Secondly, I think context plays a part. If the mother were sad and the child were crying for her, that phrasing would probably only be used in a situation where we ...
"Professional" is the wrong word in this context. Professional doesn't mean "skilled," professional means "a trained/experienced person doing work for money," which doesn't make sense here. (I see how it's confusing, as many people paid to do work are skilled at their jobs.) You need a different word. Are you thinking of "...
"Don't cry for me/us/them/him/etc" is actually a pretty unique sentence in English — we don't use the same sentence structure for other situations, really. Or at least, I can't think of a case where I would. If the child were crying because her mom was hurt, you wouldn't say "The child is crying for Mom," you'd say something like "...
You're sitting sideways in the stroller.
This is fine.
Please turn to face forward*!
Please turn to face straight ahead!
These are fine. However, "turn to" is somewhat redundant. There's nothing wrong with that, but face forward/straight ahead is sufficient:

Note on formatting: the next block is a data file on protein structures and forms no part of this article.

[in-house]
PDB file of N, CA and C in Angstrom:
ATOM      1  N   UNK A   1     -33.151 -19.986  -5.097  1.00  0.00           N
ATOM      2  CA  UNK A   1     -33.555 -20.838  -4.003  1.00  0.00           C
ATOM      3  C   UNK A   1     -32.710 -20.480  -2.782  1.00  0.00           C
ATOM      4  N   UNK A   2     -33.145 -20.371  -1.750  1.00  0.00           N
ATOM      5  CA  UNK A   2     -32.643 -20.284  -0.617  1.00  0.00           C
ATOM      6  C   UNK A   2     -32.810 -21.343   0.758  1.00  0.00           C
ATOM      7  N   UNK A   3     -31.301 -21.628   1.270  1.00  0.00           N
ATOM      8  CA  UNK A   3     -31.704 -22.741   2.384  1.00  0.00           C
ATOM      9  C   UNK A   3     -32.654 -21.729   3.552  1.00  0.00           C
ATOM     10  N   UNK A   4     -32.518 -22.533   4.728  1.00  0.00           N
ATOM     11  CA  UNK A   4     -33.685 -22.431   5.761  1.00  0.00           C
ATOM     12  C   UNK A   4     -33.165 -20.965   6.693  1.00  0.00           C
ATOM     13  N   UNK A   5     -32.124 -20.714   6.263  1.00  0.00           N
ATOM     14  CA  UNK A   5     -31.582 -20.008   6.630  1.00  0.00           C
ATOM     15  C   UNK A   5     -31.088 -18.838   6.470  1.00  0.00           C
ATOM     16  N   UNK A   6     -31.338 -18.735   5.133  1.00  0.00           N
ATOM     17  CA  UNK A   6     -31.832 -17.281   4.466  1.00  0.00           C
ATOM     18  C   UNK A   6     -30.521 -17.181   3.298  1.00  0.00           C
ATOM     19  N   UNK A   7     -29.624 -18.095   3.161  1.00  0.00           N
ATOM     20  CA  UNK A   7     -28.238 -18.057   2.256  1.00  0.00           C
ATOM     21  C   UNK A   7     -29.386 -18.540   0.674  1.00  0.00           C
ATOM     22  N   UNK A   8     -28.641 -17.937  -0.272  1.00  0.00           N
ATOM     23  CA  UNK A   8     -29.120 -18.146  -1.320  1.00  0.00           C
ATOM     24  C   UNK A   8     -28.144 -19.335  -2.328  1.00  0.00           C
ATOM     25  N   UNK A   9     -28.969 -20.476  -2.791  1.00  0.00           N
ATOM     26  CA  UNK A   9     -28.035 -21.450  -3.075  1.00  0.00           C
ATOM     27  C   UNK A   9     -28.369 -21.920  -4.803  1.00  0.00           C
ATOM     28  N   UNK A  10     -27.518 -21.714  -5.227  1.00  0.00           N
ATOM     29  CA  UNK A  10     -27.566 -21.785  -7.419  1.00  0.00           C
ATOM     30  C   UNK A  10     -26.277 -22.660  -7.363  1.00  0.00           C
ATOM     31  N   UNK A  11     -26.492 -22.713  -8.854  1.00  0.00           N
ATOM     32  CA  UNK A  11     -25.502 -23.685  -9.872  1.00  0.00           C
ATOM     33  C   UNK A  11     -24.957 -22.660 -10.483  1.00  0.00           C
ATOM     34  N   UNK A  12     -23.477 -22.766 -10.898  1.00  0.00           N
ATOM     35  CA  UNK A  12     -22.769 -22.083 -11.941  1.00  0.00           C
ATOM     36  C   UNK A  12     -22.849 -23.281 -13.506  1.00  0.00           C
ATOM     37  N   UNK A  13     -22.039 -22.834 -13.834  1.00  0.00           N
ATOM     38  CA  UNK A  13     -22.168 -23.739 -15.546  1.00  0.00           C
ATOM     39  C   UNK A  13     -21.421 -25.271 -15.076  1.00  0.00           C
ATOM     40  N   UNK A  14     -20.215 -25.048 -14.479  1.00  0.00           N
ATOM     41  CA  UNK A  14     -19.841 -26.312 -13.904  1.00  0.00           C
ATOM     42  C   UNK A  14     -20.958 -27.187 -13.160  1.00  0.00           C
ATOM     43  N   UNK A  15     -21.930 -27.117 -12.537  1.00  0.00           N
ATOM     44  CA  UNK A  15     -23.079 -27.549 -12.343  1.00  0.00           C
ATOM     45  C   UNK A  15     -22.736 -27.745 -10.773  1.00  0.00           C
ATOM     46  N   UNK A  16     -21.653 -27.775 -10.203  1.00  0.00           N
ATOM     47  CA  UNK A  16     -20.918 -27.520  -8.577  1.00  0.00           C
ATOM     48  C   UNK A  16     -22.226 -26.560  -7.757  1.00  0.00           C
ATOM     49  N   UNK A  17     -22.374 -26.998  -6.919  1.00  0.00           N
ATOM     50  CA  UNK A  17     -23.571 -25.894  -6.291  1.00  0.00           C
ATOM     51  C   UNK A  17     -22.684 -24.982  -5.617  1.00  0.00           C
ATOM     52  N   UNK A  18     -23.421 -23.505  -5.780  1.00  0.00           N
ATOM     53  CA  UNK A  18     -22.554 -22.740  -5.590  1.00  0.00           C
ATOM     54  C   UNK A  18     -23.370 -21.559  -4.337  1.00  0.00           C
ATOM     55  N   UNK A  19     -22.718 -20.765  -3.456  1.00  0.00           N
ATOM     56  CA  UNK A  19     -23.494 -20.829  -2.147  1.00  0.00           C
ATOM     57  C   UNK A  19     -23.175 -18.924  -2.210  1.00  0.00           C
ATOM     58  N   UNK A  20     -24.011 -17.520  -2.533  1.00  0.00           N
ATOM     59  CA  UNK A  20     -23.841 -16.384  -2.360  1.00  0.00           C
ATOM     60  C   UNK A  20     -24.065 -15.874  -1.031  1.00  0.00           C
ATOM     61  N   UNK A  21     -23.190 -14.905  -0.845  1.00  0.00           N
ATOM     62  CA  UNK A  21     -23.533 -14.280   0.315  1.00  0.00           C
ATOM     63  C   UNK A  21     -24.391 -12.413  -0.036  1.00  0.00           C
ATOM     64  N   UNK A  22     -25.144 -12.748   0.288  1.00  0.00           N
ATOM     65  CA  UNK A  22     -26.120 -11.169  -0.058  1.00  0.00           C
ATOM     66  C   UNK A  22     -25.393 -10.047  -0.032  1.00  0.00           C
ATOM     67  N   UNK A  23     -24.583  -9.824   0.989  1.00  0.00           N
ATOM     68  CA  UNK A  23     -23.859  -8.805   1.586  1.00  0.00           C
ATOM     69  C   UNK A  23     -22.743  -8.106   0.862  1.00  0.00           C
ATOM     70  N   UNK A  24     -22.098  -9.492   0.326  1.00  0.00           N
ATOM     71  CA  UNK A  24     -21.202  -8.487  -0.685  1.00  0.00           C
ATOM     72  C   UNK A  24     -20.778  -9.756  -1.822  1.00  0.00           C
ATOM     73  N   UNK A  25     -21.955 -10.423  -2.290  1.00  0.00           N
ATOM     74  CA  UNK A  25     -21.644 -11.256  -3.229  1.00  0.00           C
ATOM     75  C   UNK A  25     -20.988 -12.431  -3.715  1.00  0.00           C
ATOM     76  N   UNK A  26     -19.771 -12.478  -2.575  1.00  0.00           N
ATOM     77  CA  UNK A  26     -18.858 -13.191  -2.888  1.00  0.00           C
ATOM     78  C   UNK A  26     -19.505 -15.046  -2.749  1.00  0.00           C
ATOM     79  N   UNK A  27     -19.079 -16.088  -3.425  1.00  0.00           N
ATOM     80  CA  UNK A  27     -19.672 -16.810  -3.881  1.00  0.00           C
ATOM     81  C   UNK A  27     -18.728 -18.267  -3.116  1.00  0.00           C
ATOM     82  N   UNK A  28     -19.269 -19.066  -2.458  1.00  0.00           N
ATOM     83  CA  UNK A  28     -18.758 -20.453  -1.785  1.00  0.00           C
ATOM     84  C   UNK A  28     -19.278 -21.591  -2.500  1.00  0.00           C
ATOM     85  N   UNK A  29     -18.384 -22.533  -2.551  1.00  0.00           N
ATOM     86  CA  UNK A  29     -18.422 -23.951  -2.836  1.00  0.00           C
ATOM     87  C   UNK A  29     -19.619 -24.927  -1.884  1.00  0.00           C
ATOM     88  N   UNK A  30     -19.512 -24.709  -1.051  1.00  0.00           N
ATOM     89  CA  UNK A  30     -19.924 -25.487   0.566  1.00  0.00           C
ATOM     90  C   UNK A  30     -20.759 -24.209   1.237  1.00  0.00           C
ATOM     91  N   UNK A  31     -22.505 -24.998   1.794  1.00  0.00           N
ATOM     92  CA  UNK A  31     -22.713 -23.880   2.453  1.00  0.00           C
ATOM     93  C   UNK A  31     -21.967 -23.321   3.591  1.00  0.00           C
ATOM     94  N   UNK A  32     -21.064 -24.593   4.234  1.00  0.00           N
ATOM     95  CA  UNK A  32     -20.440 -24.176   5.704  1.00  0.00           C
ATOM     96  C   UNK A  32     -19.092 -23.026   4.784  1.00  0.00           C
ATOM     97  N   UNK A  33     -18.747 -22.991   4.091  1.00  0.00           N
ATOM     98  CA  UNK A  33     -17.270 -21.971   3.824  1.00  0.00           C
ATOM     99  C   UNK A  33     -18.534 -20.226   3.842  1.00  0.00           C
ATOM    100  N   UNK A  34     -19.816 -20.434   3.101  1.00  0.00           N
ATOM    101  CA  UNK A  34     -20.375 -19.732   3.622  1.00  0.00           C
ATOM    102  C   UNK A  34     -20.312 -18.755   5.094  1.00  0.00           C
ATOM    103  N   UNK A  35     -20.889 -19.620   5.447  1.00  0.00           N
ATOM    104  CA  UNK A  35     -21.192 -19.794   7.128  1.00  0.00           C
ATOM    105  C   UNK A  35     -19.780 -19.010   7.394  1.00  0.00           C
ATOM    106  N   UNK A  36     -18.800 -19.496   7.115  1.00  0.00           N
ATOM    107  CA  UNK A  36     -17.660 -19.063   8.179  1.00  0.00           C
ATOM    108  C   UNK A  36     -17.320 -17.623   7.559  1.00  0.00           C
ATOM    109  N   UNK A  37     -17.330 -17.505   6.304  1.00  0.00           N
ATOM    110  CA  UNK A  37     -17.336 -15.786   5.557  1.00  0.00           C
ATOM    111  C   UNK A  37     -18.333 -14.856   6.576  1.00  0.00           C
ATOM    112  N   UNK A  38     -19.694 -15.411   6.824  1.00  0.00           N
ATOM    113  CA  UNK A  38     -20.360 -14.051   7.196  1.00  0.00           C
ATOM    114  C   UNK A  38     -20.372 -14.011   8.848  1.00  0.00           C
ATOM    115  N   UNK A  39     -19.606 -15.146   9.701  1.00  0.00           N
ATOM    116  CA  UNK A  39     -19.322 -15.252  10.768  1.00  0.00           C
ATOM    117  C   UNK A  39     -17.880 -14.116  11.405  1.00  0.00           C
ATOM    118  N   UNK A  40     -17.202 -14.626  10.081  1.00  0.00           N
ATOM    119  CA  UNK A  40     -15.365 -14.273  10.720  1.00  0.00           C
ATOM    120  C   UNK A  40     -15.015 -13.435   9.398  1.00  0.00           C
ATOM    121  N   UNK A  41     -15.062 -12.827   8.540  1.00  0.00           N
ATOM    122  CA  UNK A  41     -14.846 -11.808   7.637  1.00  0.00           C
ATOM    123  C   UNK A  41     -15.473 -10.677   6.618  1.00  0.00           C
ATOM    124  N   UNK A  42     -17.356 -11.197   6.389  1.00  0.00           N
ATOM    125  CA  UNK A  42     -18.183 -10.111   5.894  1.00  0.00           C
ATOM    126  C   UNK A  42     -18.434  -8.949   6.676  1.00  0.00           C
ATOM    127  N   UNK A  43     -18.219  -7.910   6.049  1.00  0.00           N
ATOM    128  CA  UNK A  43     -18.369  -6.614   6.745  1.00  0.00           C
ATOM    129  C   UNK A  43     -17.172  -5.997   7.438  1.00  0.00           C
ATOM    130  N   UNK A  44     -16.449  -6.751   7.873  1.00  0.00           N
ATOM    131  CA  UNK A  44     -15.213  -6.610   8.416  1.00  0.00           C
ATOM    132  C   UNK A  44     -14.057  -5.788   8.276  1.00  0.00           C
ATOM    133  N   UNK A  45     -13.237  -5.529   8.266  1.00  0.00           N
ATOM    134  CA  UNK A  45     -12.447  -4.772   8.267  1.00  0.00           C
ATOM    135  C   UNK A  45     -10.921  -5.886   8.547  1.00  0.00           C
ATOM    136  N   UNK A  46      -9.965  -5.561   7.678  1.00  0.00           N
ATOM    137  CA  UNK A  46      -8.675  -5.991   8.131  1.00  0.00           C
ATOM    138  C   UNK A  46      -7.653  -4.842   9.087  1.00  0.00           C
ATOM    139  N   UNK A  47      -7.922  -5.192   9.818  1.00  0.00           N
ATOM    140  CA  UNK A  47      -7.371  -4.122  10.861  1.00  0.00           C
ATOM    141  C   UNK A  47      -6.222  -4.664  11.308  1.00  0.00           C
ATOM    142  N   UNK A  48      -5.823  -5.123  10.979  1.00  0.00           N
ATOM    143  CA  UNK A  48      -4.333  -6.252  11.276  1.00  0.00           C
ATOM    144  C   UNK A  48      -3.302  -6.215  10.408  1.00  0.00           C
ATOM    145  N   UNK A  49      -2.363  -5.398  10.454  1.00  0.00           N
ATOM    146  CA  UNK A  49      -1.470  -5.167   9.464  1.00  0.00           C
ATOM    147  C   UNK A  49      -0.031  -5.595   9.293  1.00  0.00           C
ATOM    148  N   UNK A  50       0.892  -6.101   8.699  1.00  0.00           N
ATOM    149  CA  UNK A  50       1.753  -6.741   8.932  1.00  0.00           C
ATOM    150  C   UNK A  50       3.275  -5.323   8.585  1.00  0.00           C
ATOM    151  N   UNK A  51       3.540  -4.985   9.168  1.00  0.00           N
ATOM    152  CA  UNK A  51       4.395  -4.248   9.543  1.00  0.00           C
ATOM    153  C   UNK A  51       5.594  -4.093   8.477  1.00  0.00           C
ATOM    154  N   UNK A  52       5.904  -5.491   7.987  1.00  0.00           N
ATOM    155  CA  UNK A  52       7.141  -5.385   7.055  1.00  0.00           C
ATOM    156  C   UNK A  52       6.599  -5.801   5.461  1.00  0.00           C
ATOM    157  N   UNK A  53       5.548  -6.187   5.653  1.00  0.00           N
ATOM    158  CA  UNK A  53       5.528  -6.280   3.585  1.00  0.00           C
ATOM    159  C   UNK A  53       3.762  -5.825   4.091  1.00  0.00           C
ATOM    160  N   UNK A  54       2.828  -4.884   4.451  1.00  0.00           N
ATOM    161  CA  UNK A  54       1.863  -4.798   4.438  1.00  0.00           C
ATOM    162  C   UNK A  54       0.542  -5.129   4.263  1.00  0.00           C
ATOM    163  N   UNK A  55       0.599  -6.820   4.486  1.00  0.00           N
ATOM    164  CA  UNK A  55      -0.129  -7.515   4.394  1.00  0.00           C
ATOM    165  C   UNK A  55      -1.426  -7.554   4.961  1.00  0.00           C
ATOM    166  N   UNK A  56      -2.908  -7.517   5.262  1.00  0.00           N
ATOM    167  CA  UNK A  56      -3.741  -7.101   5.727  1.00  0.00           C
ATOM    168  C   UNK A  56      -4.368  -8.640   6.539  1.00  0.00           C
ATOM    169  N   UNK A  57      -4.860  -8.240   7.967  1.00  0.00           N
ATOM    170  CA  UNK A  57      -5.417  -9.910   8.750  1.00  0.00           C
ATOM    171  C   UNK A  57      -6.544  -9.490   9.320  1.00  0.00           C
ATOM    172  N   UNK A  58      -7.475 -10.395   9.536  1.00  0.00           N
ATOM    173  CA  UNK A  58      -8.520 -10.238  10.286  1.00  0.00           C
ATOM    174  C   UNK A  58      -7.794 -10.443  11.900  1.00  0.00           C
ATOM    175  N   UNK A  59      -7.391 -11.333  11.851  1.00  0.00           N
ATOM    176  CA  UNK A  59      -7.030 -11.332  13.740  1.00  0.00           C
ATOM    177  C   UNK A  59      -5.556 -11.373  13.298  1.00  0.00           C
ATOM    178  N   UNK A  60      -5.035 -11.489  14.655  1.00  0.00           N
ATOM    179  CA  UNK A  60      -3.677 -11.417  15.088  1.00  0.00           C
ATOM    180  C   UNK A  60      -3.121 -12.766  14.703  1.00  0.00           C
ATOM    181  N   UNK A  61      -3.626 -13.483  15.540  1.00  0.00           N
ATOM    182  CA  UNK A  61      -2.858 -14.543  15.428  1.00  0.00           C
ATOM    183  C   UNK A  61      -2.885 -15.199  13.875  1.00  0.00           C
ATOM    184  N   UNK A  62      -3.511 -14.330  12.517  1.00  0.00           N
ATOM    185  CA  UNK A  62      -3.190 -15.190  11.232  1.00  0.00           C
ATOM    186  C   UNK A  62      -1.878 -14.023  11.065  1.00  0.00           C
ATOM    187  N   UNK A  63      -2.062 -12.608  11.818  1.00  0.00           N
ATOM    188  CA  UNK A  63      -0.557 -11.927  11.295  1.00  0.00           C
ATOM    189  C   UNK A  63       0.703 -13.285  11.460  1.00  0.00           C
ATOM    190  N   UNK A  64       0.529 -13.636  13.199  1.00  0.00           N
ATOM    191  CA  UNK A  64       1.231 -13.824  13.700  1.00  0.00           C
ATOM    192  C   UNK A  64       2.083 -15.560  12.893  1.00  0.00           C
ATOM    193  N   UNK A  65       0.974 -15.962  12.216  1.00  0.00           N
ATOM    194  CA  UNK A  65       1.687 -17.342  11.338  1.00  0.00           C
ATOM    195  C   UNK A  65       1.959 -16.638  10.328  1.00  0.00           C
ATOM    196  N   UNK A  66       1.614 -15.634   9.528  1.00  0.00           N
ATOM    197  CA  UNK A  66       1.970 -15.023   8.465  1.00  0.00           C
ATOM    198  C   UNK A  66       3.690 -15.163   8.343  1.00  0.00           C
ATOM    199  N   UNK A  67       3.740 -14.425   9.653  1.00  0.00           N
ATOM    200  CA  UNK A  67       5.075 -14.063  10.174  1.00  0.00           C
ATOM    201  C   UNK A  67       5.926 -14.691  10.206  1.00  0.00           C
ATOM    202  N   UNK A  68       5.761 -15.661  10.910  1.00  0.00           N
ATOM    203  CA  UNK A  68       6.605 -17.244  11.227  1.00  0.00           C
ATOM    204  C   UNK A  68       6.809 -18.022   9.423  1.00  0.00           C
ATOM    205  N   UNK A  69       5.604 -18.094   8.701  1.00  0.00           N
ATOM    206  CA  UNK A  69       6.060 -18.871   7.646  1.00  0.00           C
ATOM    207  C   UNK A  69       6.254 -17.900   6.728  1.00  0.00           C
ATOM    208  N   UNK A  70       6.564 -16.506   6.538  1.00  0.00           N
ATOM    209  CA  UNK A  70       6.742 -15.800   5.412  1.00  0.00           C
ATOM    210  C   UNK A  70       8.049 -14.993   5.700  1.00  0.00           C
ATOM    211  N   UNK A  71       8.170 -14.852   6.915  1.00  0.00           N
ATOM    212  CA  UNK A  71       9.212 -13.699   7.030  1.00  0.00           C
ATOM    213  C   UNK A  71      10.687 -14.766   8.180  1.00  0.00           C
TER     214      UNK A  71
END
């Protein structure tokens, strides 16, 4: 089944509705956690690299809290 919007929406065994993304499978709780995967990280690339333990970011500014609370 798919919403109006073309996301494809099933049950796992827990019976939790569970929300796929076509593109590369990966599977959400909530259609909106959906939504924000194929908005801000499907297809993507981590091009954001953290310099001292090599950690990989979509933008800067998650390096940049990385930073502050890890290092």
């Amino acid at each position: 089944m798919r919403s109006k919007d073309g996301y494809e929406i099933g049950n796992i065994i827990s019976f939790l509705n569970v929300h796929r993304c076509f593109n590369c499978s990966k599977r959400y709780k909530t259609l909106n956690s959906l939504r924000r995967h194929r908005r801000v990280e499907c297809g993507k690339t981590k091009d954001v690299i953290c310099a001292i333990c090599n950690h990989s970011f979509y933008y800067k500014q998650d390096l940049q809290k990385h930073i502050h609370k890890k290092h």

Please face forward!
Please face straight ahead!
It looks like you want the child to ...
jaati (जाति) in Hindi is the word for caste.
jaativaadee (जातिवादी) in Hindi is the word for casteist. They modifier "vaadee" translates to plaintiff in English, the person bringing the suit in court, or pointing out a difference with an public objection, like "you are drinking from the wrong fountain", or the NYC Central Park Karen who ...
Certainly you can speak of climbing out of a window.
I think it would be more idiomatic to say 'climb' or 'lean in through a window'. We speak of a bird flying into a window when it crashes into the glass because it doesn't understand about windows.
You may say
She cut herself, and her blood was coming out of her thumb.
There is nothing ungrammatical in that. It is, however, redundant: how could someone else's blood come out of her thumb. In fact, however, neither sentence is highly idiomatic; what is far more likely is
She cut herself, and her thumb was bleeding.